Electronics > Projects, Designs, and Technical Stuff

Designing an OHM Meter

(1/3) > >>

Hello folks

I am stuck at the Ohms metering part of the OSHW multimeter that I am trying to figure out. Basically what I think I need is a precision current source that can supply a current to the Resistor under test so I can measure the voltage across the resistor and determine its value according to the Ohm's Law. There are two ways of implementing this and I don't know which one would be more suitable.

The first method is connecting a reference voltage source across a reference resistor and the resistor under test in series. Like this:

And measuring the voltage V across Rref.
The value of the R under test would be   Rut = ( Vref - V ) * Rref / V

The other method is having a precision current source connected across the R under test and measuring the voltage V directly across Rut like this:

The resistance of Rut is then V / Iref

I have no clue why to select one over the other. Your advice is needed.

I am going to suggest a third method.

If you look at your first suggestion, the accuracy will depend on the sum or the errors of 3 things:

Rref, VRef and the accuracy of the Voltmeter, then  I am assuming that the voltmeter input current is small enough to be negligible.

If you look at your second suggestion, the error is the sum of the errors in:

VRef and sense resistor in the current source, and the voltmeter. I am assuming here that again the voltmeter input current is negligible, and the output resistance of the current source is also high enough to be negligible.

So my 3rd option will just depend on the accuracy of one item. Rref only. Nothing else has to be particularly accurate.

Apply a voltage across Rref and Runder_test from a stable voltage - it doesn't need to be very accurate.

Set up the voltmeter so it can be switched across Rref and Runder_test. This switching can be done with switching ICs, discrete MOSFETS or relays, but the leakage current of the switches has to be negligible.  The switch resistance will be too low to effect the voltmeter reading. The voltmeter lead in the junction of the two resistors doesn't have to be switched - just the other voltmeter lead.  You also want it so the voltmeter lead can also be shorted to the other voltmeter lead so you can auto zero the voltmeter, so that offset voltages are not an issue. If the voltage source to the two resistors can be made floating, then the junction of the two resistors can be made measurement ground, and it all becomes much easier to implement.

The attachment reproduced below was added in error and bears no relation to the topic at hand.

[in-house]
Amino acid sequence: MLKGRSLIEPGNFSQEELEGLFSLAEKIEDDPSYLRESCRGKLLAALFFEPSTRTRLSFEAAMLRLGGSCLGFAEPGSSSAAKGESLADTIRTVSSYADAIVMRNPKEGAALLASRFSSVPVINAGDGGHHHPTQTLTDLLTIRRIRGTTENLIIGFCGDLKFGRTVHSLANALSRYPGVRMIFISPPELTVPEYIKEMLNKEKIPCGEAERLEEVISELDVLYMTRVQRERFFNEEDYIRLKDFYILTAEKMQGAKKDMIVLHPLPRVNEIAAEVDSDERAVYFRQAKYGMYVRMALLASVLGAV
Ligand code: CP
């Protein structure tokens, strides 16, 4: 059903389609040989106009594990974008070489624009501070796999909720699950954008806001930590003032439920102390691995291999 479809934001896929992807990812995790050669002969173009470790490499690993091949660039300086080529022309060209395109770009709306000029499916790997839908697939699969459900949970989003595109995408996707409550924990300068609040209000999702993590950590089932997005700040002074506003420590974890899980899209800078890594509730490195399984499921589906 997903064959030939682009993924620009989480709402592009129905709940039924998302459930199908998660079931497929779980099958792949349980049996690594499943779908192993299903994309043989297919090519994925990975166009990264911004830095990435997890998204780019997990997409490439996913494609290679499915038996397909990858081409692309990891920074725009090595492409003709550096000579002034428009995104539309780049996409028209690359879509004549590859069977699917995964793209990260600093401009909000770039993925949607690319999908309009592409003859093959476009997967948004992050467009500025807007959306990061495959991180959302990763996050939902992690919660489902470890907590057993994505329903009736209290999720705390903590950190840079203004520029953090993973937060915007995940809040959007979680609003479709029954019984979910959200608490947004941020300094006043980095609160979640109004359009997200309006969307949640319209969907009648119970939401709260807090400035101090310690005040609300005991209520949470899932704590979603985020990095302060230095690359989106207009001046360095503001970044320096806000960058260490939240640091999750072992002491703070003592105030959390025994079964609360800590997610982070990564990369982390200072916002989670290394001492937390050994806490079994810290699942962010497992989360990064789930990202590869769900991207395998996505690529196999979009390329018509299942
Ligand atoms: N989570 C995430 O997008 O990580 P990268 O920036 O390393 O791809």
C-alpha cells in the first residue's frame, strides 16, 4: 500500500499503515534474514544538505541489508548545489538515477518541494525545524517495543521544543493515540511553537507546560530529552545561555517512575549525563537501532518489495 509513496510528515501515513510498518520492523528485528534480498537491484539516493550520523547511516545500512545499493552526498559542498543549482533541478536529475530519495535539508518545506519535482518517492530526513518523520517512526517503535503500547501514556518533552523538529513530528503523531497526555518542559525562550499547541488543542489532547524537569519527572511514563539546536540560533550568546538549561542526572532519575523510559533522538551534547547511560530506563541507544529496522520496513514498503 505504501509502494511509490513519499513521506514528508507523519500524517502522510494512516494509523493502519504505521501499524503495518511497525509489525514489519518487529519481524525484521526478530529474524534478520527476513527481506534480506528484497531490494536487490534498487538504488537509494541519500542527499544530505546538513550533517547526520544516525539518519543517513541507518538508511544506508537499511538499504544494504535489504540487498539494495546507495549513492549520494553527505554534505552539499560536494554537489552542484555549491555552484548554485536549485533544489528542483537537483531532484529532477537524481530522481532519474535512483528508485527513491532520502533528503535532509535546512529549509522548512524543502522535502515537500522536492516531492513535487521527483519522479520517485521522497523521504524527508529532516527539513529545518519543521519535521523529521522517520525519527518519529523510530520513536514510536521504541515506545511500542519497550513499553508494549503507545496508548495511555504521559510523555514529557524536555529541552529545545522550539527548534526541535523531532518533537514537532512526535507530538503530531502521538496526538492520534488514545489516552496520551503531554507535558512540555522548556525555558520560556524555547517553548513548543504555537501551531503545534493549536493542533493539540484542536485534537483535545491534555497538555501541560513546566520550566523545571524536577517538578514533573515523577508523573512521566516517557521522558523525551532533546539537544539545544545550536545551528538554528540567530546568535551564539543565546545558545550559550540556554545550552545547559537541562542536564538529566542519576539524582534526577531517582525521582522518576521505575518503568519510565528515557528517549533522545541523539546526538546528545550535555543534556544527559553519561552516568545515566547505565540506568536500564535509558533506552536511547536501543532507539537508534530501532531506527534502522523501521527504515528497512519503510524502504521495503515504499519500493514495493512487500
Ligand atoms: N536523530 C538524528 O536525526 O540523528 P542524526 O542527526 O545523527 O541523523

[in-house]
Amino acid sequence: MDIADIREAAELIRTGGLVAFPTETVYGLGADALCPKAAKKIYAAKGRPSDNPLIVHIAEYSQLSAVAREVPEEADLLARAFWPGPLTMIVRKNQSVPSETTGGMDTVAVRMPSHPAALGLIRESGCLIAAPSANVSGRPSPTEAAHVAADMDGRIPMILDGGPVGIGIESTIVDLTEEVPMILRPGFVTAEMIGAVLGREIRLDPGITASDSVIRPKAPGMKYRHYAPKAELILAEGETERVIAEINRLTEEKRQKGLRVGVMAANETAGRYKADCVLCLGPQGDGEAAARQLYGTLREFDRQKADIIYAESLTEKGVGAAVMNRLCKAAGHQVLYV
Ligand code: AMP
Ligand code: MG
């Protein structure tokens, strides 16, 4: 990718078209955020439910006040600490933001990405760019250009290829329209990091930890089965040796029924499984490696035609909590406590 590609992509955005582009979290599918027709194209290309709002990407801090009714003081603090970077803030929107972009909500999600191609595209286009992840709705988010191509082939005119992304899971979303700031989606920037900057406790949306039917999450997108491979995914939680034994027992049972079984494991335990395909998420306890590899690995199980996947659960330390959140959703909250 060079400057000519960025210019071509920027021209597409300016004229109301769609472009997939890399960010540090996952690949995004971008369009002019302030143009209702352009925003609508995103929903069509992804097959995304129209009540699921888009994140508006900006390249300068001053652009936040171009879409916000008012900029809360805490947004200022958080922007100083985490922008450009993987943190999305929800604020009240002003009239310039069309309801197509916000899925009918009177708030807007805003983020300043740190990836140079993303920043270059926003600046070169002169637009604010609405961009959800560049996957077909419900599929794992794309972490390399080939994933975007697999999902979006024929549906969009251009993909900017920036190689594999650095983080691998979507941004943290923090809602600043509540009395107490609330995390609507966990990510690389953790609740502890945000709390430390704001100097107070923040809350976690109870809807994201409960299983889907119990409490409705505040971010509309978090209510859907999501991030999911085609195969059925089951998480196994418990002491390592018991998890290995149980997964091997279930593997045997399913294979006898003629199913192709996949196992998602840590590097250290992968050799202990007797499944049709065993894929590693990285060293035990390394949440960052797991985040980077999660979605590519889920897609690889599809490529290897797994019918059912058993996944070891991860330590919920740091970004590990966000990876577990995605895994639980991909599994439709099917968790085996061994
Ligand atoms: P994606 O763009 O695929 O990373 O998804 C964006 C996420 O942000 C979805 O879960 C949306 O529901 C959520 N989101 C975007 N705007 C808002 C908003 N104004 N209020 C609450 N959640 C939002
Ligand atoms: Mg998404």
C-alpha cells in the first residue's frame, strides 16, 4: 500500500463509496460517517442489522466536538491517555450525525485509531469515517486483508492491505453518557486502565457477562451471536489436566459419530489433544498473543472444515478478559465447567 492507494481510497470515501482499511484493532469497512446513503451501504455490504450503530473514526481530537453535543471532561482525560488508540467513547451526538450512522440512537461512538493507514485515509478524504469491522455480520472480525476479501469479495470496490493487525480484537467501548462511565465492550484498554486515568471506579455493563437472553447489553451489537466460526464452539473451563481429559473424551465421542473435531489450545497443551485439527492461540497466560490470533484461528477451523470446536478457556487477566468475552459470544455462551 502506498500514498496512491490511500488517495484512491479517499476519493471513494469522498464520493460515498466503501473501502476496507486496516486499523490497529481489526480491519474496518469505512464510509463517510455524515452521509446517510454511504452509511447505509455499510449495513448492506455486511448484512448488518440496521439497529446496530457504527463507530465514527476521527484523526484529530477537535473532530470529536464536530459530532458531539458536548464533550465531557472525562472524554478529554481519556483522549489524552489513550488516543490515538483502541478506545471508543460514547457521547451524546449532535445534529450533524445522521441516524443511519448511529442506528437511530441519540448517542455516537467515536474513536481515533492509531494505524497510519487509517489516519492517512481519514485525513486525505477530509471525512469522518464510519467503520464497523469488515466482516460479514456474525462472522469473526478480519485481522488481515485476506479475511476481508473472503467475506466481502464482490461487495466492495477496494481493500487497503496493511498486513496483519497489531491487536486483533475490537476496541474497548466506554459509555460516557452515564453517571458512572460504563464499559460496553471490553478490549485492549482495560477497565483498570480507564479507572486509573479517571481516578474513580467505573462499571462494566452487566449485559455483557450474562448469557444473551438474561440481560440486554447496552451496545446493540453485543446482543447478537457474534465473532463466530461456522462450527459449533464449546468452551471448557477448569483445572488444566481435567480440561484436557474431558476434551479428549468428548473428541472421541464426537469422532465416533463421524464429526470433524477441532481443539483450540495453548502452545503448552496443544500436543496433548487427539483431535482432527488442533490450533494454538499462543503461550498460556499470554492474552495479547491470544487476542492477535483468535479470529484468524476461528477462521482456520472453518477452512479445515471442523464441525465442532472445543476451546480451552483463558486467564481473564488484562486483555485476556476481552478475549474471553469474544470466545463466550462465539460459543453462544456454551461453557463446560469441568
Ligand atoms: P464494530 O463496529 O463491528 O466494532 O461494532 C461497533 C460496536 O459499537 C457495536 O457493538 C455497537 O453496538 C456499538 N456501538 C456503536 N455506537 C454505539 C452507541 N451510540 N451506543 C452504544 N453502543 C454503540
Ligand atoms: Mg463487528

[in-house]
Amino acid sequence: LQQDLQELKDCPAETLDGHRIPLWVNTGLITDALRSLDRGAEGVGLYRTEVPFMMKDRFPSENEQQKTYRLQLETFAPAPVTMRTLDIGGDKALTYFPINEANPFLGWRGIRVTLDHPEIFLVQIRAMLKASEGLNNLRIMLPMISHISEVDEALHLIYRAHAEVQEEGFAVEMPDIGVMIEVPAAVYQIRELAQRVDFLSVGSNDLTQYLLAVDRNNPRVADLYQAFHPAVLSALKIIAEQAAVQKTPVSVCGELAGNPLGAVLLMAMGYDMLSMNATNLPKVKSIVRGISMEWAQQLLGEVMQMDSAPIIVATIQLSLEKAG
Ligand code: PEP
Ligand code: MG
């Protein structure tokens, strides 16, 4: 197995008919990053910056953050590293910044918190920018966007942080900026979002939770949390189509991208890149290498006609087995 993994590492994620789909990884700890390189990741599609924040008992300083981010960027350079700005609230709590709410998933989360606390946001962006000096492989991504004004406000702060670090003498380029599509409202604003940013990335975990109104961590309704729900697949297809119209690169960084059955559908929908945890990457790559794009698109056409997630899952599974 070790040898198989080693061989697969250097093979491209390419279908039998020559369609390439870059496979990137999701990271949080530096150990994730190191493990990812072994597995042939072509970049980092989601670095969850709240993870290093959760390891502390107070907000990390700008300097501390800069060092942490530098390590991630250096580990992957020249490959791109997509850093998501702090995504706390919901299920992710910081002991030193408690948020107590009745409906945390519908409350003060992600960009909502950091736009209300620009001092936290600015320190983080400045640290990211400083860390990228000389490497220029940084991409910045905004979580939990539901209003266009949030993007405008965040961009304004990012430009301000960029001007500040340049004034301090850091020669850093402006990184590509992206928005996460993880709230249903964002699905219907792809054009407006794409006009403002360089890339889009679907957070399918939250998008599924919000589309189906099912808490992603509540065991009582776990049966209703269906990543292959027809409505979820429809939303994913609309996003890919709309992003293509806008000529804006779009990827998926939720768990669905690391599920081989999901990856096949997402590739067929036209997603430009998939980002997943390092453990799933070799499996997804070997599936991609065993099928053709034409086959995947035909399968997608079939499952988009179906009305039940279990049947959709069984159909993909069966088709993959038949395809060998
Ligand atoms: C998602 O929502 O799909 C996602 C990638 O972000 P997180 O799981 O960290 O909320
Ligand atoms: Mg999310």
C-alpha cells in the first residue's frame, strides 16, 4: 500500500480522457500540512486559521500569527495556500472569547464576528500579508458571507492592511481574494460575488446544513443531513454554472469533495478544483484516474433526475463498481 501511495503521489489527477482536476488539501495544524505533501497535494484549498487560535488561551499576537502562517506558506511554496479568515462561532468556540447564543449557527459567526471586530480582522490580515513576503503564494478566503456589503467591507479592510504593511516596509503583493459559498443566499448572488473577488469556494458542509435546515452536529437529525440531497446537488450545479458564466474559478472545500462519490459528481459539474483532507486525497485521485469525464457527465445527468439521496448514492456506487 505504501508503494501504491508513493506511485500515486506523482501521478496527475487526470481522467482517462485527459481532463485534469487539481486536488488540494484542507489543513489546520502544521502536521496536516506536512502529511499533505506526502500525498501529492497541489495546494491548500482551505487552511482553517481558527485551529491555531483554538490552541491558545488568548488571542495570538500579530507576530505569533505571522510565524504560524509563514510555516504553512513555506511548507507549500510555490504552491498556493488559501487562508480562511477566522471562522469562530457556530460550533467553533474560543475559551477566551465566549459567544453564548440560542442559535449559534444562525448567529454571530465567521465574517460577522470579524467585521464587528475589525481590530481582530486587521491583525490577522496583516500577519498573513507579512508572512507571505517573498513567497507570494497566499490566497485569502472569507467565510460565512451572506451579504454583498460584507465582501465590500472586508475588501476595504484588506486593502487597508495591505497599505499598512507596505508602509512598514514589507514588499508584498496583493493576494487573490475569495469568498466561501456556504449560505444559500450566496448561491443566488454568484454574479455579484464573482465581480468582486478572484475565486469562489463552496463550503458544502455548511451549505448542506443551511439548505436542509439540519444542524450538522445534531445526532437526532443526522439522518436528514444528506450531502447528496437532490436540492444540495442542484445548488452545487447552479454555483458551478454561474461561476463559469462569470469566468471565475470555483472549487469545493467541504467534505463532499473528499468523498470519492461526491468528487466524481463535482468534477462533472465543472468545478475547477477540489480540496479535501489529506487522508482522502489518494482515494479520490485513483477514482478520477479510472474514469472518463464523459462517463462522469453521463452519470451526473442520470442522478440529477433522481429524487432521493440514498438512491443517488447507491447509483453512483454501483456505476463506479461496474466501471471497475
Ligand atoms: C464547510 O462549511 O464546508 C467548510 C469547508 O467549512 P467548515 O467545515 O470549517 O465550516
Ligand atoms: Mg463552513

Now all you need to do is to to accurately measure the ratios of the two voltages. Again the accuracy doesn't matter - ratios only depend on linearity and nothing else.

If the voltmeter is a dual slope converter, then you use Runder_test voltage  to charge for a fixed period, then use RRef voltage to discharge and measure the discharge time.

If Rref is 1K precision resistor , the charge time was 1 second, and the discharge time was 0.43678 seconds, then you have a 436.78 ohm resistor.

Hope that makes sense. If it is useful to you, I could do a sketch tomorrow.

Now if you want to stick to your two solutions, I would probably go with the first with a twist.  Arrange so the voltmeter can measure both the voltage across Rref and also VRef. Having an auto-calibrate stage where the voltmeter full scale is set to equal VRef exactly, it eliminates the errors caused by Vref and the voltmeter totally, and so like my suggestion, the accuracy depends only on Rref.

Once you add that step, you will realize that the only difference between the two methods is in my method, you are measuring the relative voltages across the two resistors, and in the modified method 1, you are measuring the relative voltages across Rref and Vref so it comes down to which ones works out easiest. If you know any two voltages, you know the third.


Thank you Richard, this makes a lot of sense.

Am I getting this correctly?

If we call the current across both resistors Iref (because it will be the reference for the subsequent measurement) Then

Iref = 5V / Rref + Rut

Subsequently we can calculate Rut

Rut = V(rut) / I ref

which is the same thing as

Rut = V (rut) * Rref / 5V

It should work but I think I messed up the maths. 5V should not be necessary for finding the value of Rut

If you look at the data sheet for the max 133/134 DMM on a chip, the technique they use is to connect Vref across a range setting resistor and the DUT.  Vref is the same voltage reference used by the ADC, so as amspire suggests, the result is a ratiometric output that doesn't depend on the value of the voltage reference.  This works for both dual/multi-slope integrators and sigma-delta converters.  This is a very common technique.  For instance, most high resolution ADCs designed for strain gauge or other resistance bridge applications will do the same: the bridge excitation voltage is connected to the ADC reference input in order to cancel Vref variation.

In the max133 design, the range setting resistor is the same one used by the attenuator in volts mode, which doesn't have any impact on performance but is an economical use of precision resistors.

It depends how much precision and resolution you want. The way my LCR meter design does it is to drive the device under test at a known voltage (DAC+buffer amp) and then measure the current with a transimpedance amplifier. Drive voltage is initially set at a minimum level, and then increased until it nears a predefined current limit. For higher impedances, the gain on the transimpedance amplifier is increased.

So long as you use reasonably low ppm components in the gain switching, the components don't have to be ultra high precision as they can be calibrated relative to external test components.


[0] Message Index

[#] Next page

There was an error while thanking
Go to full version